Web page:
Jo Landron, Muscadet vigneron and prominent moustache owner
Muscadet might just be the summer wine. Unlike more aromatic varieties, it shows well with a serious chill. It is always refreshing, low in alcohol, and thirst-quenching. It is also (usually) very reasonably priced, so you can afford a couple bottles to get you through a sweaty summer evening.
Where is it from?
Muscadet is in the far western part of the Loire Valley, north of Bordeaux. It abuts the Atlantic Ocean, which contributes greatly to its maritime structure and salty flavor. Nantes, the nearest city, is a bustling, rainy tech hub that has been called France’s Seattle.
What is it made of?
Melon B., formerly Melon de Bourgogne. For a more thorough history of the grape, including its unceremonious banishment from Burgundy, please refer to this earlier Thief blog.
What does Muscadet taste like?
Melon, a neutral grape, often tastes of orchard fruits such as green apples or pears, with a lean structure built around citrusy acidity. Muscadet’s proximity to the sea causes a distinctly saline, minerally finish that makes your mouth water. Some producers age their Muscadets on lees for extended periods, providing extra weight and creamy autolytic flavors like baking bread (similar to Champagne).
What should I pair with it?
The classic Muscadet pairing is fresh oysters with mignonette, though they provide an excellent foil for nearly any seafood (particularly raw or light preparations). They also play really well with green vegetables, which can be a difficult pairing. Well-made examples pick up some golden weight as they age, allowing them to be paired with richer foods like chicken in a cream sauce or leeks au gratin.
When should I drink it?
Fresh Muscadet is delicious, salty, and quaffable, the kind of wine to drink on your porch tonight. Aged Muscadet can hold for 10 years or more, growing weightier and more complex as the years roll by. So, I guess the answer is, you should’ve been drinking Muscadet this whole time!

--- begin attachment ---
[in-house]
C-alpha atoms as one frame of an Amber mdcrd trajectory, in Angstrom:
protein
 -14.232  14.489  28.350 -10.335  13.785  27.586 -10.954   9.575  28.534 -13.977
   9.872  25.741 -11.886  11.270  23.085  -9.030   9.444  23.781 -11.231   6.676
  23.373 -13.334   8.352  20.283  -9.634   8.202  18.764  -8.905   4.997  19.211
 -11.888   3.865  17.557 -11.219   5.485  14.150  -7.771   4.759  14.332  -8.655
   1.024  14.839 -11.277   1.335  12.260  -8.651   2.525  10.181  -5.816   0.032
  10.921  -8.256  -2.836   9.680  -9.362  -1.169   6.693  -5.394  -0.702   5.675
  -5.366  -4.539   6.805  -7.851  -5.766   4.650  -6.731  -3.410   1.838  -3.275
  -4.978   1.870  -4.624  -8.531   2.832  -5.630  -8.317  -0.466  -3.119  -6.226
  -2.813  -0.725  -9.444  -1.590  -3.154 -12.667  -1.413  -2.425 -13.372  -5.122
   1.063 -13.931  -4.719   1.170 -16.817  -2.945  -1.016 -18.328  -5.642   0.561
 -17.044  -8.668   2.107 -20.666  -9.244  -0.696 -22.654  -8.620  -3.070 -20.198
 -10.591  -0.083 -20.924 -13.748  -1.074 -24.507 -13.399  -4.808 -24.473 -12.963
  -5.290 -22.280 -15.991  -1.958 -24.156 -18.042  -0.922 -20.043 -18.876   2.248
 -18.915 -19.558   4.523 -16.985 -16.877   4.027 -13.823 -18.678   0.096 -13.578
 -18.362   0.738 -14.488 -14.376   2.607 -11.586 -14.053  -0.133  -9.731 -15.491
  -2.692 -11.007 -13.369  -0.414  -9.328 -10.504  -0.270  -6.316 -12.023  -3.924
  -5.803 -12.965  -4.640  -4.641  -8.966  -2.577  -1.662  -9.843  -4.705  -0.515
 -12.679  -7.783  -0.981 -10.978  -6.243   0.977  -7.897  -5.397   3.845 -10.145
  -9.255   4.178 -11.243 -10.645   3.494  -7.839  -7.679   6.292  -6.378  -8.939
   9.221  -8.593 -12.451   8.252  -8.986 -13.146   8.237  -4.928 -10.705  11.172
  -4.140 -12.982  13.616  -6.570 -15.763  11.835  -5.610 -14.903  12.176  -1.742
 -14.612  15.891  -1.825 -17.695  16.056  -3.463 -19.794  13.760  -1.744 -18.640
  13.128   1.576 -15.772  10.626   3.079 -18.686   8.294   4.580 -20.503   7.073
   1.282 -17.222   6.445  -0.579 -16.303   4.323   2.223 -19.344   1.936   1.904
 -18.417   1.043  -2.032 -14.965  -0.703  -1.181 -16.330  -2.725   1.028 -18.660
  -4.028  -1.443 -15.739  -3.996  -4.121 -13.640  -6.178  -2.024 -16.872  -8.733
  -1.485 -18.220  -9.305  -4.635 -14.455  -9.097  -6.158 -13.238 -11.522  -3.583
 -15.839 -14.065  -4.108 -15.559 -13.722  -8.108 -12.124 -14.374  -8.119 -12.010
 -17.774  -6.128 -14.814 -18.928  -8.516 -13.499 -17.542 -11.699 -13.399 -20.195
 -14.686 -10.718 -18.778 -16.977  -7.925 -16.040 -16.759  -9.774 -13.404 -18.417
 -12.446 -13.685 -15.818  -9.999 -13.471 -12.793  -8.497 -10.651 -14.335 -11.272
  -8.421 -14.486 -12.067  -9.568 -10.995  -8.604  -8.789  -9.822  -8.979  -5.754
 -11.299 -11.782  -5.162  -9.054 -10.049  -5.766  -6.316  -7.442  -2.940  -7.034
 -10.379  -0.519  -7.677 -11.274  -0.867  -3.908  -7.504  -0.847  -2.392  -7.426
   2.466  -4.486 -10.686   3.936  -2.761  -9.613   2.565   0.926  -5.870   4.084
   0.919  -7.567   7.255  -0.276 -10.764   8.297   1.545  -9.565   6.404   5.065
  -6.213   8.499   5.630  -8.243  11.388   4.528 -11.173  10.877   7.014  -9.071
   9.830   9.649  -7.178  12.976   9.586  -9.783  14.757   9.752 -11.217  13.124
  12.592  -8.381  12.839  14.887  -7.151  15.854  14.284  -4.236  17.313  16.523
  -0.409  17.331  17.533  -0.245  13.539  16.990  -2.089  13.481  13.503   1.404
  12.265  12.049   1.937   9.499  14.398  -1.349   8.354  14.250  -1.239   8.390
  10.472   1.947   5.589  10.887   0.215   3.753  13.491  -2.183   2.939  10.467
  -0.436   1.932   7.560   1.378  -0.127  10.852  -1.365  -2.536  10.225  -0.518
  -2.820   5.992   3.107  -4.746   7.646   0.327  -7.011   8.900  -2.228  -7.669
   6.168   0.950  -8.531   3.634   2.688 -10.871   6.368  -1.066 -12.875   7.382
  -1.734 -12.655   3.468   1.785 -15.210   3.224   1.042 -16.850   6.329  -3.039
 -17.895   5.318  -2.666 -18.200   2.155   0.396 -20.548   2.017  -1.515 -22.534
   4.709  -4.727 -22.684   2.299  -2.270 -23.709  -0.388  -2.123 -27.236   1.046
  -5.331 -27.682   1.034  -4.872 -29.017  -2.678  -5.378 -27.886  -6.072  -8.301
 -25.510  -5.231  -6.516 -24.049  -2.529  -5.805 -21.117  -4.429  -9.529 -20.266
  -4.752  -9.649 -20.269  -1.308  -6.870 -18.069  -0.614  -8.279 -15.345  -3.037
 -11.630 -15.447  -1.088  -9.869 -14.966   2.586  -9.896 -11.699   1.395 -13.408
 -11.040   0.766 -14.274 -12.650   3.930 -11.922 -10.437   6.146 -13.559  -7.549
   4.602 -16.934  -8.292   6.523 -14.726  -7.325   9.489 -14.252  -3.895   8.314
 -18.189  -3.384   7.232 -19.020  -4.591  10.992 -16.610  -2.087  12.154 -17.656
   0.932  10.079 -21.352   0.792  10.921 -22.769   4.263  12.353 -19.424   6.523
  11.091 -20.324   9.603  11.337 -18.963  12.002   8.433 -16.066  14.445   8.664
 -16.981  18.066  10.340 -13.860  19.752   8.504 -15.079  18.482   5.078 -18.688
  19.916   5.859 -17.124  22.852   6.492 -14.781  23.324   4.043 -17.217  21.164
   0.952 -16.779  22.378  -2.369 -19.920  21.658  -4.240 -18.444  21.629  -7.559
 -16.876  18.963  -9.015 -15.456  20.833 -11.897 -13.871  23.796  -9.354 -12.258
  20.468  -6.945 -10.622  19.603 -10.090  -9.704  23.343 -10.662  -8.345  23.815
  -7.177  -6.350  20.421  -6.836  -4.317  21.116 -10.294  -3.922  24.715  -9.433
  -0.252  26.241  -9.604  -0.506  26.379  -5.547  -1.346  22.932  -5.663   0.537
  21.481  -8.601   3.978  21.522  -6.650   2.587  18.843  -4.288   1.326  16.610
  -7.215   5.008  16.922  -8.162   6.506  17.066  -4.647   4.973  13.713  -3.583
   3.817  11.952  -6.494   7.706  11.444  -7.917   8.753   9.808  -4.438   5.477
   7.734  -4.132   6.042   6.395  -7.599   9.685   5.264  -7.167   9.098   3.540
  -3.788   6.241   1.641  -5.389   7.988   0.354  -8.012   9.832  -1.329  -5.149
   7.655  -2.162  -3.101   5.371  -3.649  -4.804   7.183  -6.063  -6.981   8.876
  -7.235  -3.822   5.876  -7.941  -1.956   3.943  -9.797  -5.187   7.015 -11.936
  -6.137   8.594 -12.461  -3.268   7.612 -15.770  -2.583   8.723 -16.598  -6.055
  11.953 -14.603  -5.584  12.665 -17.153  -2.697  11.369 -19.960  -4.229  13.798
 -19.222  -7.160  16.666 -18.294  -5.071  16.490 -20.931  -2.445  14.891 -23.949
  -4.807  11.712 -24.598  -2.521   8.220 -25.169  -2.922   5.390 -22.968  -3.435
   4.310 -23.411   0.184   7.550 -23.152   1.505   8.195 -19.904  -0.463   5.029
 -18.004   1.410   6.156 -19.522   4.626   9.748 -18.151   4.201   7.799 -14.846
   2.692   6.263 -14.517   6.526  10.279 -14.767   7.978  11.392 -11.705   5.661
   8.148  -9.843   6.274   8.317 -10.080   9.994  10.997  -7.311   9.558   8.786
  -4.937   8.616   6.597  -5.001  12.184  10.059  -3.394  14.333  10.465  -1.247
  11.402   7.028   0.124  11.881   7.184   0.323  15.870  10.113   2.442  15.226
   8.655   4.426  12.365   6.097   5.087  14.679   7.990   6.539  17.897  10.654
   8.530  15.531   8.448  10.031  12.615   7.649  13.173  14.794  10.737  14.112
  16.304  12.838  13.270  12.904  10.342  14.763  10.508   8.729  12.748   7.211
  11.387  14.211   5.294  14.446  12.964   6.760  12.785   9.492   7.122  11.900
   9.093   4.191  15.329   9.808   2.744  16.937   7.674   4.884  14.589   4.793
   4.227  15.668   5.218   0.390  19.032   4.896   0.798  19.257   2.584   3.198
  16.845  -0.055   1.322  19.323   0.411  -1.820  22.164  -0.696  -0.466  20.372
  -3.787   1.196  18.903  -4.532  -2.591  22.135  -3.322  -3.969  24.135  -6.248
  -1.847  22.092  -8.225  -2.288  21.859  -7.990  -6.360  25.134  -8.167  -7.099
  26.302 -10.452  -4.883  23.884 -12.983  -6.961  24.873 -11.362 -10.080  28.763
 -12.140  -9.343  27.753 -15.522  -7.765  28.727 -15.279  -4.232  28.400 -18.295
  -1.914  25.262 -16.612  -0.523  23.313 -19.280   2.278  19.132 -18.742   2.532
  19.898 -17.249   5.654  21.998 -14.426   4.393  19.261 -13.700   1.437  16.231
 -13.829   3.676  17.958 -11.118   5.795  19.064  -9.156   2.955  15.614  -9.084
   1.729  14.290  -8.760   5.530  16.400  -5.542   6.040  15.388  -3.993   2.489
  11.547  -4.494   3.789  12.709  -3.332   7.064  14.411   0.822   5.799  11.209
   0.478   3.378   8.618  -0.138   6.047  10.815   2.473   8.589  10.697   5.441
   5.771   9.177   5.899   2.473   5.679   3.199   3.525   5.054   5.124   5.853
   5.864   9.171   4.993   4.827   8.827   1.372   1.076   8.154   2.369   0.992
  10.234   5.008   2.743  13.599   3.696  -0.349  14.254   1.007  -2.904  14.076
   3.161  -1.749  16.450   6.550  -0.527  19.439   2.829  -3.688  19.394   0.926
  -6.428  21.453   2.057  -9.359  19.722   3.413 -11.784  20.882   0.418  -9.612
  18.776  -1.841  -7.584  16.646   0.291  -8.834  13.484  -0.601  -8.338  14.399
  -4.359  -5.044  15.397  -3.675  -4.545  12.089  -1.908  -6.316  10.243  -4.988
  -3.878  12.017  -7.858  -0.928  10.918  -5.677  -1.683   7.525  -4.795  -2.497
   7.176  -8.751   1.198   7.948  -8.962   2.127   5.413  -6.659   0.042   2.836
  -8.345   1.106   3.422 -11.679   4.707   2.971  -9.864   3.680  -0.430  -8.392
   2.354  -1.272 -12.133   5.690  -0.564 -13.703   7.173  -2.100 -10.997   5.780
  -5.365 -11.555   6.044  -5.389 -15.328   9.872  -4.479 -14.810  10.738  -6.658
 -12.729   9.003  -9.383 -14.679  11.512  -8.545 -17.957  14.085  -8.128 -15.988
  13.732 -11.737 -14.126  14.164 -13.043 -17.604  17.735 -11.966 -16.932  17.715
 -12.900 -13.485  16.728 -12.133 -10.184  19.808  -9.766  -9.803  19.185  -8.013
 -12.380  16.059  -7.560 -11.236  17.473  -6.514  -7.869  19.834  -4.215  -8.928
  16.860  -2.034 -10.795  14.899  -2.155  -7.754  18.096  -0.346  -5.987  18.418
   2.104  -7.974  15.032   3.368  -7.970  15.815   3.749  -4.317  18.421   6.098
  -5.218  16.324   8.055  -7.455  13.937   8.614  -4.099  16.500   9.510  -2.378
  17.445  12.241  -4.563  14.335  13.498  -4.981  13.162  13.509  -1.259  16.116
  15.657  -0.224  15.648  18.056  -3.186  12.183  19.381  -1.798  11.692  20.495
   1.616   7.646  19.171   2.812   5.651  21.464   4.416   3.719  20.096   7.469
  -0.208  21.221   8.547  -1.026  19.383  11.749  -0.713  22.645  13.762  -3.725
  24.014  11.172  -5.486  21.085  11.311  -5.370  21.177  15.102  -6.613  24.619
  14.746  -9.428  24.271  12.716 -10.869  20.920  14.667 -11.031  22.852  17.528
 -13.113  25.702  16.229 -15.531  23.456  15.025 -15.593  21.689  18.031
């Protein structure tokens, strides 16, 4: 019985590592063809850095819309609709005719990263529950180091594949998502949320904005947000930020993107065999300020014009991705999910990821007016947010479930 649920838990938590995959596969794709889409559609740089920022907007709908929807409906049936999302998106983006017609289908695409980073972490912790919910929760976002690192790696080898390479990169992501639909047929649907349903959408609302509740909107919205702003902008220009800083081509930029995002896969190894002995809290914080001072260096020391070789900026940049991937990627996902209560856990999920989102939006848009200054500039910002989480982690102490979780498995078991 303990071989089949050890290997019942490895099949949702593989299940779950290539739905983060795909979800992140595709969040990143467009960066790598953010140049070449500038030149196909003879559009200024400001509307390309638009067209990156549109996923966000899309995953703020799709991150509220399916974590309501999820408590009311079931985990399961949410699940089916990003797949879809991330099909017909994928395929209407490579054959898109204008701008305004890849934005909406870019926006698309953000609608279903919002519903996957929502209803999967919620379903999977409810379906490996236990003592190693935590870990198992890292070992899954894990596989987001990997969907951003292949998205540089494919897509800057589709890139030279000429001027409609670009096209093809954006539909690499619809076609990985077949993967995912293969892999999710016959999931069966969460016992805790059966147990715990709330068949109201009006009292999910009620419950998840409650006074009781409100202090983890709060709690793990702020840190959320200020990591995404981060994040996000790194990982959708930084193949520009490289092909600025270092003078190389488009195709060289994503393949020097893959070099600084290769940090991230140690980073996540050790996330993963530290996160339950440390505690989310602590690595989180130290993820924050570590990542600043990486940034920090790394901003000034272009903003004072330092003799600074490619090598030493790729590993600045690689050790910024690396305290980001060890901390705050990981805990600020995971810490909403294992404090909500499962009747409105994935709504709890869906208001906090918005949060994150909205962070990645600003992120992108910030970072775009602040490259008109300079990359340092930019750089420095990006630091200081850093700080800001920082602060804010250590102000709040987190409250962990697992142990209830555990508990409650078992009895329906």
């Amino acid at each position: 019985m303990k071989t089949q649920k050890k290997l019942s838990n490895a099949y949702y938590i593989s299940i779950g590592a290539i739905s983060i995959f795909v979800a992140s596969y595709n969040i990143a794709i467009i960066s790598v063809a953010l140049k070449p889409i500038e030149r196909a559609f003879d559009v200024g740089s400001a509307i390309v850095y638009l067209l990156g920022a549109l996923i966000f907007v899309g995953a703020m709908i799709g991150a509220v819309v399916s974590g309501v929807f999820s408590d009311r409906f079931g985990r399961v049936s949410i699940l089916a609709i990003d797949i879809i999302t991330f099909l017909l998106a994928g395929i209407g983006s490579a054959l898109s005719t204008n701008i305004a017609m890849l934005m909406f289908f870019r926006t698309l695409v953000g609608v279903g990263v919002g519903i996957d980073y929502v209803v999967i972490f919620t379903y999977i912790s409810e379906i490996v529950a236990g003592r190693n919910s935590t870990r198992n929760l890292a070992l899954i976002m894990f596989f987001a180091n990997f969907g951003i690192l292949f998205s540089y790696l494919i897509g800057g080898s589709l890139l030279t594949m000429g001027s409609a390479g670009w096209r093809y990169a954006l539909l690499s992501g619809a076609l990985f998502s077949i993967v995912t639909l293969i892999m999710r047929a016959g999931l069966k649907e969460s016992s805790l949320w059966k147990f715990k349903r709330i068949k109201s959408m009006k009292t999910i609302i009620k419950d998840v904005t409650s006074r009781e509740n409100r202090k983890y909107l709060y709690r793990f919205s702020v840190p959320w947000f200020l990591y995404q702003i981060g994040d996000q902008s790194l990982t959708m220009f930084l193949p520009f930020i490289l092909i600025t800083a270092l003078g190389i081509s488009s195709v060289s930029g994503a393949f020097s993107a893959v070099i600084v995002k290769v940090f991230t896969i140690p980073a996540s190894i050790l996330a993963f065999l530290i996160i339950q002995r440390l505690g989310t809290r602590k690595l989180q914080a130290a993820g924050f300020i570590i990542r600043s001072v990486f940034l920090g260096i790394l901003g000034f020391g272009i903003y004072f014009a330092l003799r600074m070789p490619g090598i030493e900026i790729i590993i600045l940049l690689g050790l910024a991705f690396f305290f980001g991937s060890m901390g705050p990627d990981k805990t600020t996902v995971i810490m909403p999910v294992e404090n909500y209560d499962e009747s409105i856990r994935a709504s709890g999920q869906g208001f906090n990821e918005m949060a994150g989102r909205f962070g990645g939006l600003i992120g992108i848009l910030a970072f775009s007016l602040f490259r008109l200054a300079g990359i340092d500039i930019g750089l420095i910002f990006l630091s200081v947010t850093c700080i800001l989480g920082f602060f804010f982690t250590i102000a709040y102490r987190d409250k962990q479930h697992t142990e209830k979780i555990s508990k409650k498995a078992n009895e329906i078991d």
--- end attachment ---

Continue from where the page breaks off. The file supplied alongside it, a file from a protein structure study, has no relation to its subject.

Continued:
Ch. Thebaud, Famille Lieubeau
Chateau de la Ragotiere Muscadet Sevre et Main Sur Lie 2018
Lemon and the lightest texture are lifted by intense acidity and a lively, fresh aftertaste.
Domaine de la Fruitiere Cru Clisson 2014
Sourced from profoundly granitic soils that are some of the oldest in France, these wines have a lash of savory acidity and remarkable longevity.
La Berriere Muscadet Sur Lie 2018
The wine is fresh and has unusual depth and minerality. Thanks to its exceptional terroir, the wine is very floral and will develop fuller flavors with aging.
Joseph Drouhin Rully Blanc 2016
A wine full of charm! The color is a beautiful white gold, with a ravishing purity and brilliance.
St. Cosme Little James Basket Press Pays D'OC Blanc 2018
Chateau de Saint Cosme is the leading estate of Gigondas and produces the appellation’s benchmark wines.
Ingrid Groiss Gemischter Satz Braitenpuechtorff 2018
The oldest wine-growing districtus in Austria, the Weinviertel DAC, is where Ingrid Groiss calls home. Hailing from the town of Breitenwaida, in northeast Austria, near the border with the Czech Republic, Ingrid crafts wines expressive of terroir, keeping with her family’s long tradition of winemaking. She is supremely passionate about her wines, with sustainable practices in the vineyard and minimal interference of modern technologies in the cellar.
Peyrassol La Croix des Templiers Rosé 2019
The name of the estate is the first indication of its long, illustrious past. Located in the heart of Provence, near routes traveled by Crusaders in the early Middle Ages, the Commanderie de Peyrassol was founded by the Knights of Templar who were dedicated to protecting the Crusaders en route to, and in, the Holy Land.
Domaine de la Patience Rosé Nemausa 2018
This family estate located in the Costières de Nîmes takes its name from a wild, aromatic herb “La Patience” that can be found throughout the vineyard.
Figuiere Mediterranee Rosé 2019
Over a period of 25 years, the Combard Family has grown Figuière to its current size of 210 acres. Additionally, Figuière produces an entry-level tier of wines called "Méditerranée" using meticulously selected grapes sourced from négociants. The perfecting touches of maturing and blending are carried out in the domaine’s cellars.
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